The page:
|Shirakawa, Fukushima Prefecture, Japan|
Reconstructed Main donjon of Komine Castle
Ruined Komine Castle after the Battle of Aizu
|Type||hilltop-style Japanese castle|
|Owner||partially reconstructed 1991|
|Built||1340, rebuilt 1632|
|Built by||Yūki Chikatomo, Niwa Nagashige|
|In use||Edo period|
Komine Castle (小峰城 Komine-jō?) is a Japanese castle located in what is now the city of Shirakawa, southern Fukushima Prefecture, Japan. Throughout the middle to later Edo period, Komine Castle was home to the Abe clan, daimyō of Shirakawa Domain. It was also referred to as Shirakawa-Komine Castle (白河小峰城 Shirakawa Komine-jō?) or simply Shirakawa Castle (白河城 Shirakawa-jō?). The castle is one of the 100 Fine Castles of Japan, and in 2007 was designated a National Historic Site. The castle grounds are also a noted venue for viewing sakura in spring.
The construction of Komine Castle began in 1340 by Yūki Chikatomo, is a small hilltop fortification with earthen palisades. The Yūki clan were dispossessed in 1590 by Toyotomi Hideyoshi and their territory became part of the holdings of Aizu Domain under the Gamo clan followed by the Uesugi clan.
After the establishment of the Tokugawa shogunate, Niwa Nagashige was transferred from Tanagura Domain to become daimyō of the newly created 100,000 koku Shirakawa Domain in 1627 and completely rebuilt and expanded Komine Castle between 1628 and 1632. During the remainder of the Edo period, the castle passed through the hands of seven daimyo clans with a total of 21 daimyō (the Niwa, Sakakibara, Honda, three branches of the Matsudaira clan and finally the Abe clan) before reverting to direct control of the Tokugawa shogunate in 1866, on the eve of the Boshin War.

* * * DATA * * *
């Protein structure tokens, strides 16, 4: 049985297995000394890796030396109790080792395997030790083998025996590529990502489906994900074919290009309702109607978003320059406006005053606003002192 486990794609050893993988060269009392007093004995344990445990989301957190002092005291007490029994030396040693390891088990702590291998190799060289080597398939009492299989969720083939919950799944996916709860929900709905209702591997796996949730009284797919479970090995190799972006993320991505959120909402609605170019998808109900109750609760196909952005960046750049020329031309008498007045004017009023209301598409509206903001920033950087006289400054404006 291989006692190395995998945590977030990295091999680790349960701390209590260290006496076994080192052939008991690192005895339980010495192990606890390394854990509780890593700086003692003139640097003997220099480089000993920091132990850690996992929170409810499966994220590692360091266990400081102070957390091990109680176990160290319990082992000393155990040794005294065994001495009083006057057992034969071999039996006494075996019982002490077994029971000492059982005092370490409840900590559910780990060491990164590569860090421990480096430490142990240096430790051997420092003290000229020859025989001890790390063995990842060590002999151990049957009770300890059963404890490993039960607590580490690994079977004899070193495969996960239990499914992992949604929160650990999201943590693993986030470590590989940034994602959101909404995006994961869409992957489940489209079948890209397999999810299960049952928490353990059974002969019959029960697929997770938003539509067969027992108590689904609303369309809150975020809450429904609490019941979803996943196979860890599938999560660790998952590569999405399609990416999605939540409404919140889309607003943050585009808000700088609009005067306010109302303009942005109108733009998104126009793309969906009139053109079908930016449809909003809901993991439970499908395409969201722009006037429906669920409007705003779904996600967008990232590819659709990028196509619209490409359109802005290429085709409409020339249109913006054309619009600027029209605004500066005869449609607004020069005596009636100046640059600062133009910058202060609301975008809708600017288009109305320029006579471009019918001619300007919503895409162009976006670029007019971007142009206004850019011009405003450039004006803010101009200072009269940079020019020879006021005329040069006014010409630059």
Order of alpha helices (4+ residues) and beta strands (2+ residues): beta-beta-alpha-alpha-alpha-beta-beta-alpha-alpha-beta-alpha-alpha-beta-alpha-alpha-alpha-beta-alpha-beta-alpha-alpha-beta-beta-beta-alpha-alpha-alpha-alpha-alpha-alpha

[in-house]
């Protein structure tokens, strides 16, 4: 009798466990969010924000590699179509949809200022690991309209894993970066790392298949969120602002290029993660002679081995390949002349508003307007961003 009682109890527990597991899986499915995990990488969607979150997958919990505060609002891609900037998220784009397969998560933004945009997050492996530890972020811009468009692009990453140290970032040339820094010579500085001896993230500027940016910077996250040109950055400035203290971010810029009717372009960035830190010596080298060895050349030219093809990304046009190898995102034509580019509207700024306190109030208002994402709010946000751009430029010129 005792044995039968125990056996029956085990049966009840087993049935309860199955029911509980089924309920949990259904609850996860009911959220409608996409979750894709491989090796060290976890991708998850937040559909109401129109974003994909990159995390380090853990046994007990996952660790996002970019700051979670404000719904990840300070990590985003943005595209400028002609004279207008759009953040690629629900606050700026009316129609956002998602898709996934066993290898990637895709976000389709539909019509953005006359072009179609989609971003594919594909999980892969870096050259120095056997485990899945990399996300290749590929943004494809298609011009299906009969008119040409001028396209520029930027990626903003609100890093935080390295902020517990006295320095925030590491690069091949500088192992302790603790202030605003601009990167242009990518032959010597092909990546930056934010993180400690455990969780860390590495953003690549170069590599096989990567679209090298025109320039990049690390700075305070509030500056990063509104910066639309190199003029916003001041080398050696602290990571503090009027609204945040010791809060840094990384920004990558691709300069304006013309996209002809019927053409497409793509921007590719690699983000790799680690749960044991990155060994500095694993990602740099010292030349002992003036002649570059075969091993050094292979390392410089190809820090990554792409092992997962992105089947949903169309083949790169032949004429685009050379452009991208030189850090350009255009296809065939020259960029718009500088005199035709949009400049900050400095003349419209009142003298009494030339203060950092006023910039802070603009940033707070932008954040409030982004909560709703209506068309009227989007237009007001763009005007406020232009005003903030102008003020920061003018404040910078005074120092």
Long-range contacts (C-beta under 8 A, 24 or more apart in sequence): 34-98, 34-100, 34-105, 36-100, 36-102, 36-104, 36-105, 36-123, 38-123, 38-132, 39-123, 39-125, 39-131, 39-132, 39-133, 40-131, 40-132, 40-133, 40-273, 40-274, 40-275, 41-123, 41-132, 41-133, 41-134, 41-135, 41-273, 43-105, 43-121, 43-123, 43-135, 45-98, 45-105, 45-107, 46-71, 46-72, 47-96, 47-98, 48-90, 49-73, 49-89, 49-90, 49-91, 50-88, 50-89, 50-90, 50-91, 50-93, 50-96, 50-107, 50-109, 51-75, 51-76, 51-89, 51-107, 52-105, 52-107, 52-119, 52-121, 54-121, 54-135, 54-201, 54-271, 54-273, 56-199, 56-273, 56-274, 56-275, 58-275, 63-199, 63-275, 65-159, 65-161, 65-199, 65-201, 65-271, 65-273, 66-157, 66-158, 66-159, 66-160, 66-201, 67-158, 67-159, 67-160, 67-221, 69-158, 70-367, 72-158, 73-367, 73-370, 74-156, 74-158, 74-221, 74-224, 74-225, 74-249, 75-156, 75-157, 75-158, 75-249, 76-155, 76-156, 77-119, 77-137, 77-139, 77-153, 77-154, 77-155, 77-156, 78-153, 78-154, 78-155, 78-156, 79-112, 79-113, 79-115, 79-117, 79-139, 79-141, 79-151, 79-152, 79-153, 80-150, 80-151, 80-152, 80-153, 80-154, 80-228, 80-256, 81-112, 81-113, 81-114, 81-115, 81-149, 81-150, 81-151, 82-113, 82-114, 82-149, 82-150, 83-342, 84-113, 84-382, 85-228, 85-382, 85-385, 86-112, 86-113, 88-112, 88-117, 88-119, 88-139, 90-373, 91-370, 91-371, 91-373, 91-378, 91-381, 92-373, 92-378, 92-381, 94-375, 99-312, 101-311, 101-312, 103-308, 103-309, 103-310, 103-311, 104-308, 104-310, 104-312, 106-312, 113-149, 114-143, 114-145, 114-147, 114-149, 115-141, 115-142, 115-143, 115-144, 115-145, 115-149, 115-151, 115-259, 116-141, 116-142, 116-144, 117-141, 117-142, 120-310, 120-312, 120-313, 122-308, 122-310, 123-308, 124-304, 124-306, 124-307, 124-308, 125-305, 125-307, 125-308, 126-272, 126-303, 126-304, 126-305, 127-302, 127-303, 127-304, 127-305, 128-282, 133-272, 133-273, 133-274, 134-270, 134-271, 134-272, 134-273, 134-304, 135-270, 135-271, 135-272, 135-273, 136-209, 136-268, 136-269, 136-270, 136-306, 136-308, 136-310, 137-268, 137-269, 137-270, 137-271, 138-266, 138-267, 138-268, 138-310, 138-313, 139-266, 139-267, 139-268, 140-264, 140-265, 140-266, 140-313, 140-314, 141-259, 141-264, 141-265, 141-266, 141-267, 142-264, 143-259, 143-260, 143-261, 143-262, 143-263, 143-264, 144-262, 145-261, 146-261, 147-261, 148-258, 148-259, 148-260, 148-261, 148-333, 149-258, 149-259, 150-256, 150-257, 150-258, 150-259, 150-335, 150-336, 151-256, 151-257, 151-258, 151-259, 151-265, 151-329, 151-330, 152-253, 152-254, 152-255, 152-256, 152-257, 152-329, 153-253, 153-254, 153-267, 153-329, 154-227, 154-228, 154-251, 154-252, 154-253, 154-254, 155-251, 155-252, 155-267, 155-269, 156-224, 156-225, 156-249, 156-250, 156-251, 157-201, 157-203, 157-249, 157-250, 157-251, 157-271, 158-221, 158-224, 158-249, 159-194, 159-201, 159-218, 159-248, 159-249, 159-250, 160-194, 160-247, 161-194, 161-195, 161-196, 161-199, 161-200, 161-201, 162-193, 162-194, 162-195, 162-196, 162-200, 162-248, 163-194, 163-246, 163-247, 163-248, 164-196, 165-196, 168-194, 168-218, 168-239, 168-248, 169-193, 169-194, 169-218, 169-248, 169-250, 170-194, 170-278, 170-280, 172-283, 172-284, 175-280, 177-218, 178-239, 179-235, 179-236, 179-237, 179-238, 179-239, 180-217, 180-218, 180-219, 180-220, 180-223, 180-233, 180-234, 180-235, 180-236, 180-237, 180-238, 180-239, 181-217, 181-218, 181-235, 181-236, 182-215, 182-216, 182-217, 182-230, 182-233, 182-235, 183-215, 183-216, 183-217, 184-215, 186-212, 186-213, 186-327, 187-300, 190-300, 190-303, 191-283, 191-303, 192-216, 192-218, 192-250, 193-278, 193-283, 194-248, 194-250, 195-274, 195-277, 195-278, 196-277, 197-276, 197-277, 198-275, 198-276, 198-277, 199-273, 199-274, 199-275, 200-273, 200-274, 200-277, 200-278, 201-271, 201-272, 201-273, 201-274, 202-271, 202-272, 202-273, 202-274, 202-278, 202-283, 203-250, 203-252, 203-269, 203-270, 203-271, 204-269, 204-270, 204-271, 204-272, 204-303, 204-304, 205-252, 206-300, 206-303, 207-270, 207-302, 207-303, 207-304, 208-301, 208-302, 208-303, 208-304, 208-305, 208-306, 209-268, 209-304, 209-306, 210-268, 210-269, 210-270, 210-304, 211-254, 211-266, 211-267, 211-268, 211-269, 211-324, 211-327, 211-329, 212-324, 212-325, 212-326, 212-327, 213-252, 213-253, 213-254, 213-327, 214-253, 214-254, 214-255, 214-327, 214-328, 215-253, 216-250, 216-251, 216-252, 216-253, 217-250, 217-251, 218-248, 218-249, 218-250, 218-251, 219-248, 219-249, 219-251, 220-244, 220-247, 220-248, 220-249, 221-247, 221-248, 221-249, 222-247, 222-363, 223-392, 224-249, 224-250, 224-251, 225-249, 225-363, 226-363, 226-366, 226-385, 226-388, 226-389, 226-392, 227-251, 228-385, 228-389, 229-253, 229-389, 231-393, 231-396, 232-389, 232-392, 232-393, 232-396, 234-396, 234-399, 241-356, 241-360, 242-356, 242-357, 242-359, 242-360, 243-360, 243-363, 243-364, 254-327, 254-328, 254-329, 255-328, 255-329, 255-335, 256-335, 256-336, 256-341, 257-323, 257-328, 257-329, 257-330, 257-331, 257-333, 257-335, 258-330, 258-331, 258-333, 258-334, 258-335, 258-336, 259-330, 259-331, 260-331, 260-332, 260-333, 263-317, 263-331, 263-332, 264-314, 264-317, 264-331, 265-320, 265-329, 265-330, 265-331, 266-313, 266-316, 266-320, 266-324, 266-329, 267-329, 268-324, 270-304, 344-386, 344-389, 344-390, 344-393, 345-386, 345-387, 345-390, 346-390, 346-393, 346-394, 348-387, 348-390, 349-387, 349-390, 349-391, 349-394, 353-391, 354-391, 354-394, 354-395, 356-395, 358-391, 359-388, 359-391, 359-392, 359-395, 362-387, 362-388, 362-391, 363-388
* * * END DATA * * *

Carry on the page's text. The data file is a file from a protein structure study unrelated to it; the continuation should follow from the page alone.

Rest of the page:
During the Battle of Aizu in 1868, Shirakawa was the site of a major battle between the pro-Tokugawa Ōuetsu Reppan Dōmei and the pro-imperial Satchō Alliance. On May 1, 1868 the castle was largely destroyed by the superior firepower of the Satchō Alliance artillery.
Following the Meiji restoration the remaining castle structures were destroyed and the site was transformed into a park. In 1991, a three-story donjon was reconstructed on the foundations of the original donjon, and in 1994 one of the gates was restored. These structures (along with some of the stonework in the moats) suffered significant damage during the 2011 Tōhoku earthquake.
The area was granted government protection as a National Historic Site in August 2008.
- Schmorleitz, Morton S. (1974). Castles in Japan. Tokyo: Charles E. Tuttle Co. pp. 144–145. ISBN 0-8048-1102-4.
- Motoo, Hinago (1986). Japanese Castles. Tokyo: Kodansha. p. 200 pages. ISBN 0-87011-766-1.
- Mitchelhill, Jennifer (2004). Castles of the Samurai: Power and Beauty. Tokyo: Kodansha. p. 112 pages. ISBN 4-7700-2954-3.
- Turnbull, Stephen (2003). Japanese Castles 1540-1640. Osprey Publishing. p. 64 pages. ISBN 1-84176-429-9.
Media related to Komine Castle at Wikimedia Commons
- Agency for Cultural Affairs (Japanese)